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Zhejiang Ballads


Zhejiang Ballads
     Materials about Zhejiang ballads in Pre-Qing Dynasty Times are scarce. We can only refer to those fragmentary records like Zuo Tan Ge (Singing While Plucking) in History of Wu and Yue State written by Zhao Ye of Eastern Han Dynasty, and Yue Ren Yong Ji Ge (Songs of Oars in Yue) in Shuo Yuan (Talks of the Garden) written by Liu Xiang of Western Han Dynasty.
     From the Three Kingdoms Period, the songs in Wu dialects began to spring up in the south of Jiangsu and north of Zhejiang. The General Anthology of Yuefu Poems, compiled by Guo Maoqian of the Song Dynasty, listed two kinds of authentic songs in Wu dialect: Qian Xi Qu (Front Stream Tunes) and A Zi Ge. Qian Xi, now called Yuying Stream, is located to the south of Wukang Town of Deqing County, Zhejiang. In Southern Dynasties, some workshops in the area, which taught singing and dancing, were named after the stream. According to Deqing County Annals written during Emperor Kang Xi's Reign, there were Qian Xi Workshop and Hou Xi (Back Stream) Workshop in the south of the county. It was the home to many famous performers of the Southern Dynasty. The number of the workshops still reached to several hundreds in Tang Dynasty. Cui Hao of Tang Dynasty wrote in his poem, "I love the wonderful Qian Xi dance and sing whole night long, hoping the dawn never to come." From these, the Qian Xi Qu was probably the songs and tunes going round in this area.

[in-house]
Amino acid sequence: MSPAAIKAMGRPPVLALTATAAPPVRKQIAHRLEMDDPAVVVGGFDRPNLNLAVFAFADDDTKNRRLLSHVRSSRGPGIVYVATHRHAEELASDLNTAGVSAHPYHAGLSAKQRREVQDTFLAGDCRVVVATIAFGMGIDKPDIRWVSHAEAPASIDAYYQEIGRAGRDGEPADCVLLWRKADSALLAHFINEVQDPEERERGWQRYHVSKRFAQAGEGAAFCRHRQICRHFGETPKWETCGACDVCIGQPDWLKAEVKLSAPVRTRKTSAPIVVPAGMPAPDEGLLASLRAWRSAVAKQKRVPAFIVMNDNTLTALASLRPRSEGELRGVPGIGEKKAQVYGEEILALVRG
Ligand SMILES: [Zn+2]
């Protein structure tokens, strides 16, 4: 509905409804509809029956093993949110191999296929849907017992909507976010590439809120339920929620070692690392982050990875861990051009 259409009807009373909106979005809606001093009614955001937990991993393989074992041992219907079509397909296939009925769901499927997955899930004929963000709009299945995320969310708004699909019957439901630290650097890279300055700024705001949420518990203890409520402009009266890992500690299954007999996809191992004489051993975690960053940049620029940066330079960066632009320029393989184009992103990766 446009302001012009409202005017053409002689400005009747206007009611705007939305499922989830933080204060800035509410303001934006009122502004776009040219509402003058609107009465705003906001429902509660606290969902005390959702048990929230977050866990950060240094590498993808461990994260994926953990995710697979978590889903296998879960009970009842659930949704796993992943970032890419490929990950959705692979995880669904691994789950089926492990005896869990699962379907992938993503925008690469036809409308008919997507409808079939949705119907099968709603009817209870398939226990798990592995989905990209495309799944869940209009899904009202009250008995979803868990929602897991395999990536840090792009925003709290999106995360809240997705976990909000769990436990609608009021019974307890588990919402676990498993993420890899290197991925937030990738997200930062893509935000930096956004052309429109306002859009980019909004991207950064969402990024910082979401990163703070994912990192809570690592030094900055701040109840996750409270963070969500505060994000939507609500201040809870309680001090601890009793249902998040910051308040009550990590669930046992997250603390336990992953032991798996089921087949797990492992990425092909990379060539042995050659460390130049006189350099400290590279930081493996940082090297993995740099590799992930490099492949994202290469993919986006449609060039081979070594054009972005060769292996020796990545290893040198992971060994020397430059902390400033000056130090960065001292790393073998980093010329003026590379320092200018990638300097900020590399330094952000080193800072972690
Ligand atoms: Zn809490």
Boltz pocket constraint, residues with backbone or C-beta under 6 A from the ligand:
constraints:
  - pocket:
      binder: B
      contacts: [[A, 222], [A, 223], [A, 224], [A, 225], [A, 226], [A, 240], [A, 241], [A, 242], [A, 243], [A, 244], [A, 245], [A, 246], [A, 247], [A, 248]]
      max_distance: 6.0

In Eastern Jin Dynasty and the Southern Dynasty, Zhejiang ballads developed quickly in south Qiantang River. According to Life of Xun Li - History of the Southern Dynasty, one was sure to find singing and dancing in every county with more than hundred households and in every city with fairs. Tai Ping Yu Lan (Imperial Review) cited from Pei Ziye's Song Lue (Outline of Song Dynasty) a similar description that singers and dancers crowded the mansion of every nobility and rich merchant. The eastern Zhejiang was no exception with nobilities indulged in the beautiful sceneries and feasts with singings and dancing. Zuo Si of Jin Dynasty compared the ballads of Wu and Yue State in his work To the Capital of Wu, so did Geng Xin of the Northern Dynasty in his Mourn for the River South. This mentioning in the same breath of Wu and Yue ballads indicated that the two enjoyed same popularity in eastern and western Zhejiang. In the coastal areas like Shaoxing, Ningbo, Wenzhou and Yuhang, many pieces of celadon burial furnishings of Jin Dynasty were unearthed, on which there were figures of people beating drums, playing instruments, dancing and doing vaudeville. Another profile of the musical world of the time reflected by these cultural relics was that the figures were all foreigners with Roman noses, sunken eyes, and dressed in Hu costumes and accessories. This showed that the powerful Hu (the non-Han nationalities living in the north and west of China in ancient times) brought with them the culture of the Middle Plain and of the Western Regions as they moved southward.
A set of five small gongs

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